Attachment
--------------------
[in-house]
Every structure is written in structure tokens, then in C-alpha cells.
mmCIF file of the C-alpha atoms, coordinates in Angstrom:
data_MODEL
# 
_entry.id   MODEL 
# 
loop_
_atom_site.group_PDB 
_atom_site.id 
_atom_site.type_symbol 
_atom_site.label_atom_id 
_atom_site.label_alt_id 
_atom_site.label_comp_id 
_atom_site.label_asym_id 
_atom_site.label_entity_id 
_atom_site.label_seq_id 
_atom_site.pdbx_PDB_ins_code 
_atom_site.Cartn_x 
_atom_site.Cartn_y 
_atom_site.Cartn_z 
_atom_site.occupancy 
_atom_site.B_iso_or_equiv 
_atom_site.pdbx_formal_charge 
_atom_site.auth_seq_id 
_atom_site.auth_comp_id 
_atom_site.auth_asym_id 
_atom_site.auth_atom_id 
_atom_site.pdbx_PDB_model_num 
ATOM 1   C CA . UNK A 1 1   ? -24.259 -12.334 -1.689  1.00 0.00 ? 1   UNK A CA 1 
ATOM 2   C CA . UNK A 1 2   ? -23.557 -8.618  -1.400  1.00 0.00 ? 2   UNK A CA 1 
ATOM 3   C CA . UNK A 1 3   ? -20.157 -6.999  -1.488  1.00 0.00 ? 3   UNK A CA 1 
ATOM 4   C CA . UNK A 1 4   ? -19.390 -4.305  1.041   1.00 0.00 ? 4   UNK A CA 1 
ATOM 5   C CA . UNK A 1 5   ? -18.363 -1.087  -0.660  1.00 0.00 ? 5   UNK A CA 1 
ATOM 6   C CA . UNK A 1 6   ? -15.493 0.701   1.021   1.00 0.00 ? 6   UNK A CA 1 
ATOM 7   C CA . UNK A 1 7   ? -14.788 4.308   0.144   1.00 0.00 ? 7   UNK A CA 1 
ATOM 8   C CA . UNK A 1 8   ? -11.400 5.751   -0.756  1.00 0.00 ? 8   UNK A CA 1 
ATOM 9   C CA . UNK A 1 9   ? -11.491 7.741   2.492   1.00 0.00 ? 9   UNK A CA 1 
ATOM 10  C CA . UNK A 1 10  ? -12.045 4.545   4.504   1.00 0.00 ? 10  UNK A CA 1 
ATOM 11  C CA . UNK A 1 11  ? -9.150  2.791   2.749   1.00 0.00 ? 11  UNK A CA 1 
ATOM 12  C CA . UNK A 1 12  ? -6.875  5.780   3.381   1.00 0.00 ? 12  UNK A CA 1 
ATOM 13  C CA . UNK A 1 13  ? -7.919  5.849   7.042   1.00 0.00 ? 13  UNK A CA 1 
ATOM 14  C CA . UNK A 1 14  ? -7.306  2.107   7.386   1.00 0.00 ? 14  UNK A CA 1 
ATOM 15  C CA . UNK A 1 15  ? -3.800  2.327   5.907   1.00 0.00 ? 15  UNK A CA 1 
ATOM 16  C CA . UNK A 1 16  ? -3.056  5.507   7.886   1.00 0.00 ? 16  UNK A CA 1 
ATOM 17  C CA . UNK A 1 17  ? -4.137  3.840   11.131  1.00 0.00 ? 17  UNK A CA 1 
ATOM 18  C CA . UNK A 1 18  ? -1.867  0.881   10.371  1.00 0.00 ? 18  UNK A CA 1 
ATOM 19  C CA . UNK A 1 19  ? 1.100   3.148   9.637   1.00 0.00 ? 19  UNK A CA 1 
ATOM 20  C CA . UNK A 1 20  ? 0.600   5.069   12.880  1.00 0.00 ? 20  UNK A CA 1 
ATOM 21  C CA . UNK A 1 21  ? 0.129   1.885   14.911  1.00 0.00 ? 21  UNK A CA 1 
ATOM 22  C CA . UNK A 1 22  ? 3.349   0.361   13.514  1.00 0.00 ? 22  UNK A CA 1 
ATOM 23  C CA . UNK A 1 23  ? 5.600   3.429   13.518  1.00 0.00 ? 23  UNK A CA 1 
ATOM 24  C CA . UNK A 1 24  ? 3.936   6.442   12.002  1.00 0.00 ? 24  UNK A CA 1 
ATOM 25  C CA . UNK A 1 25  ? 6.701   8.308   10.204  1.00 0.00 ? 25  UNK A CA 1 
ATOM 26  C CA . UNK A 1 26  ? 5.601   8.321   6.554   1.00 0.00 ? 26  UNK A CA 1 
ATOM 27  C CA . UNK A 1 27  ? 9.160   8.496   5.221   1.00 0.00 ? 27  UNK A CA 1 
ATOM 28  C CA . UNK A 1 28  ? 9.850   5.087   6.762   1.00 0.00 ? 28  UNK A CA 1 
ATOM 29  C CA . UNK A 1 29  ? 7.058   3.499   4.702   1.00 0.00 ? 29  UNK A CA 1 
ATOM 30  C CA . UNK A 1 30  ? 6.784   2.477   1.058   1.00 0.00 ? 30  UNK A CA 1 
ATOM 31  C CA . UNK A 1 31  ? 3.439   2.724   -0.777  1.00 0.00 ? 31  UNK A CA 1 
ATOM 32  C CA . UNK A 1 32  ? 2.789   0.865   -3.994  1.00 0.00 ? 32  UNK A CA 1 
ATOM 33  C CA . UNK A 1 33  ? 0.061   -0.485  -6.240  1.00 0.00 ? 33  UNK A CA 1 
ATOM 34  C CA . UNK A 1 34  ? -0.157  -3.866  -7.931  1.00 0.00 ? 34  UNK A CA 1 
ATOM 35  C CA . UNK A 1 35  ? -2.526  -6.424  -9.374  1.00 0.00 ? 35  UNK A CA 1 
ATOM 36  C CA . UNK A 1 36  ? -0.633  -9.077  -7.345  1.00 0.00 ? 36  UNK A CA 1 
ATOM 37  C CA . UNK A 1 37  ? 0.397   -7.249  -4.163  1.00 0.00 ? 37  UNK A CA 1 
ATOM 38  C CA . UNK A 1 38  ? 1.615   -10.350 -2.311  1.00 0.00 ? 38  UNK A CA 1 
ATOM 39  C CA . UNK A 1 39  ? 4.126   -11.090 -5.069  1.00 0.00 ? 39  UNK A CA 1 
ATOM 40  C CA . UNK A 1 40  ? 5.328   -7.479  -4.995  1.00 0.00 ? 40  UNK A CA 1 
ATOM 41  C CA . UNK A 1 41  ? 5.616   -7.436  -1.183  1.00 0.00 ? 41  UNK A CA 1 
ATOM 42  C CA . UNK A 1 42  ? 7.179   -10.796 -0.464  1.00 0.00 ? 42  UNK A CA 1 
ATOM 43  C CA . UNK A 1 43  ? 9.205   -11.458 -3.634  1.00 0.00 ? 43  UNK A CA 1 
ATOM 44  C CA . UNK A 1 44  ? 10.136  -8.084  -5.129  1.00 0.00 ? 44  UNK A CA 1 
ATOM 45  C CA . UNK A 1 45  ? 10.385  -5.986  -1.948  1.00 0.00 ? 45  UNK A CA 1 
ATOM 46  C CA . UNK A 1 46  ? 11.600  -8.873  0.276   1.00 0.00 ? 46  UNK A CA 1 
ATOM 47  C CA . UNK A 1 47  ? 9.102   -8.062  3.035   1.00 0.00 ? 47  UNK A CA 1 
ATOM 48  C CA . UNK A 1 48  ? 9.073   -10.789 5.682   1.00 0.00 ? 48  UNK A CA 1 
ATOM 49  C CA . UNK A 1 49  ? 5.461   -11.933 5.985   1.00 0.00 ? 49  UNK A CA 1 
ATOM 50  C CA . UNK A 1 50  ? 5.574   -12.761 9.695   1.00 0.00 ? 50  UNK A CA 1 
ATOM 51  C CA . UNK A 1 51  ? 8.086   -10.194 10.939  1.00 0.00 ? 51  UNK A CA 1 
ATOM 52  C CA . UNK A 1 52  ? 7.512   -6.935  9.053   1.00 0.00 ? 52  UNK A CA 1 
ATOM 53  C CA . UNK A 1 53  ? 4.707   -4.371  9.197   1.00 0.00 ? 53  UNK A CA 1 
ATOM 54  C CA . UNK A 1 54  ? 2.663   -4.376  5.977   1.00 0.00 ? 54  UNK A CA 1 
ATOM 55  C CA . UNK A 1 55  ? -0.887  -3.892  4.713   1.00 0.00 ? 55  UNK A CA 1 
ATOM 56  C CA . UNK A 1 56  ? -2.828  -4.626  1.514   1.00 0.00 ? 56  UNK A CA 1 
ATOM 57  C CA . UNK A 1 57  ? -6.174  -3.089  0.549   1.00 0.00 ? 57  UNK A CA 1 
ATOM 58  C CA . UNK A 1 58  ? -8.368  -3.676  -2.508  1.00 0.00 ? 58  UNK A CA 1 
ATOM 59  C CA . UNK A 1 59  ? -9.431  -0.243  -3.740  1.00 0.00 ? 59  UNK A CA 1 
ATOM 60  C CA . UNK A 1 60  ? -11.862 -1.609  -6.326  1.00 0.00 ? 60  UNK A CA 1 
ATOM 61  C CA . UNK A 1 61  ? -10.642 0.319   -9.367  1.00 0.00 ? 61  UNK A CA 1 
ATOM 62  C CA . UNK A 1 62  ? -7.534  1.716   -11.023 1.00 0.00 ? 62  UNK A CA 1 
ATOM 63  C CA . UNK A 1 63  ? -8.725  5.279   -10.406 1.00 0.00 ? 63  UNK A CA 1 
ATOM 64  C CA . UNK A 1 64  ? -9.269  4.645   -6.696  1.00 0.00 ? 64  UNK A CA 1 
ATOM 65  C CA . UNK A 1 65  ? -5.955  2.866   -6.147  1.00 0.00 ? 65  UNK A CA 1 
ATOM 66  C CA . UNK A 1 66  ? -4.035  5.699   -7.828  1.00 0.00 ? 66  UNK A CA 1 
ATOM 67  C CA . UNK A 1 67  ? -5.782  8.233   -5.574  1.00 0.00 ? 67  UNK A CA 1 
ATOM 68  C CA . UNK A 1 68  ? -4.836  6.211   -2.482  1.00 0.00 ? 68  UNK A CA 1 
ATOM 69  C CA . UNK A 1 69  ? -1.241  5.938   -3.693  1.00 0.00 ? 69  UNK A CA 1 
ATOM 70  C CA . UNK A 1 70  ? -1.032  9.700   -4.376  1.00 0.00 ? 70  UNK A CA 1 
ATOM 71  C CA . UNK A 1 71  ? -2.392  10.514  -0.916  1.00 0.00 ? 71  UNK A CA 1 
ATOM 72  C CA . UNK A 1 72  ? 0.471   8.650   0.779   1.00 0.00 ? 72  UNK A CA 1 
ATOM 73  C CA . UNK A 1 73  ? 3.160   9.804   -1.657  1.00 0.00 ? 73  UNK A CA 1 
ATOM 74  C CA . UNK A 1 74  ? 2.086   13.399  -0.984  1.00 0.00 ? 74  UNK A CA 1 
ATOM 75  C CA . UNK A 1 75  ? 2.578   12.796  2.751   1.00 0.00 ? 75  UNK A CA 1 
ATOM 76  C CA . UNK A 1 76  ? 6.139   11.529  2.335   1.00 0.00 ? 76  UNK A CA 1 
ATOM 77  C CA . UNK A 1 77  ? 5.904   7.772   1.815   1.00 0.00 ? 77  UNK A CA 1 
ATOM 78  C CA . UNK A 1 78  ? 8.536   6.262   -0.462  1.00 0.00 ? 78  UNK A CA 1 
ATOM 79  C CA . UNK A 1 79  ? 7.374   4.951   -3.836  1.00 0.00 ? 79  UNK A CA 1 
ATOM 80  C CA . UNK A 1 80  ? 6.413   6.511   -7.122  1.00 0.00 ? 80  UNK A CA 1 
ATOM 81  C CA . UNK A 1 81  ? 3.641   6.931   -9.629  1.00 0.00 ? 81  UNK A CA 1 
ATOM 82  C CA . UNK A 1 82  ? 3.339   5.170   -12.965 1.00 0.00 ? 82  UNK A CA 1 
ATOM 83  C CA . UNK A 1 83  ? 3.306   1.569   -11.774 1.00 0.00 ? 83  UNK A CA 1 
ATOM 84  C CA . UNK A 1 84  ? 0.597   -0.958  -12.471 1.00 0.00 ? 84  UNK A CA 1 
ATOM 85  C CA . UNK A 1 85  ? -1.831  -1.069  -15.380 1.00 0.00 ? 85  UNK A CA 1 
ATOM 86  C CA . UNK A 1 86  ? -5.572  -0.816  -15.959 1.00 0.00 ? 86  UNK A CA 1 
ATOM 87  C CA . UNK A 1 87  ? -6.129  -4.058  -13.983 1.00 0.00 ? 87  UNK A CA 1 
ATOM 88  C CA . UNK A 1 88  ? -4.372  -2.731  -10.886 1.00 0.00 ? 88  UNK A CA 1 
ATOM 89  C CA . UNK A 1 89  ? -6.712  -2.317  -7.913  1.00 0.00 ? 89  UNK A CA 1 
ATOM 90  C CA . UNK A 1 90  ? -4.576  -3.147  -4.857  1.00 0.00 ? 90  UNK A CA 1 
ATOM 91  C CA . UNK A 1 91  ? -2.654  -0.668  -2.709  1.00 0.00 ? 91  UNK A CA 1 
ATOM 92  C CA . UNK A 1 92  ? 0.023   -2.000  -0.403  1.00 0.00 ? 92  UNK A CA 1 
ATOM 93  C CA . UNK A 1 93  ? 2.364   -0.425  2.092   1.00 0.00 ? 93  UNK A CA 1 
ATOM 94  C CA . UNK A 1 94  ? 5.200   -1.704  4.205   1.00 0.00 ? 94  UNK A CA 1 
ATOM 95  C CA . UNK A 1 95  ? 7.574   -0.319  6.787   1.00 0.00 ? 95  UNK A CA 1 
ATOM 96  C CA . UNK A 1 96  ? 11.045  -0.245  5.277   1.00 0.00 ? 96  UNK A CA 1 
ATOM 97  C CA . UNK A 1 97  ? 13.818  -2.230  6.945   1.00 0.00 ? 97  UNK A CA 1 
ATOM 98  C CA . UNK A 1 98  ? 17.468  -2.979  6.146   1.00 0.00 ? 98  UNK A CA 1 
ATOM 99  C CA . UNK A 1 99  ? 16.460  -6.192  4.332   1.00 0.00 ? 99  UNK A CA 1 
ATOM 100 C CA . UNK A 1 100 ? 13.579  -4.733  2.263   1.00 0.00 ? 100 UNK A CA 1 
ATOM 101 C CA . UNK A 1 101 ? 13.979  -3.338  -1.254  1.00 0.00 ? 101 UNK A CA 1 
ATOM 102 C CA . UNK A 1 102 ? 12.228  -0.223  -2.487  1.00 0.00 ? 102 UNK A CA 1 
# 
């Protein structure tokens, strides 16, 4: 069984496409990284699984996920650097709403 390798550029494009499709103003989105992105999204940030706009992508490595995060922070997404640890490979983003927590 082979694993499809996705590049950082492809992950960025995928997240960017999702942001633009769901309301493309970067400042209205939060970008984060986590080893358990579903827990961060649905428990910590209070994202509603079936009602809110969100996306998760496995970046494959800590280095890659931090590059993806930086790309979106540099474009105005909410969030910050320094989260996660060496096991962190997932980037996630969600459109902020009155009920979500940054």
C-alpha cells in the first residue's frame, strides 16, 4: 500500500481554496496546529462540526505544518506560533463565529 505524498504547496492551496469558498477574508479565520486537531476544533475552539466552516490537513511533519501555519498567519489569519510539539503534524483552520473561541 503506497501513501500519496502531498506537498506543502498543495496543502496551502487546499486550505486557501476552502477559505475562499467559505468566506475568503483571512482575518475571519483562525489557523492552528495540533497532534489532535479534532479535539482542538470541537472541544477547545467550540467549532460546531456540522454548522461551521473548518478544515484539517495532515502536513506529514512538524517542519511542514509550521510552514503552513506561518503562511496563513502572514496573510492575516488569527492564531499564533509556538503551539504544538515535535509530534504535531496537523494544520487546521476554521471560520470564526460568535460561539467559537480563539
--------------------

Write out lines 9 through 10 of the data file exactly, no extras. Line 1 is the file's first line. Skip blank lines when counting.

_atom_site.group_PDB 
_atom_site.id 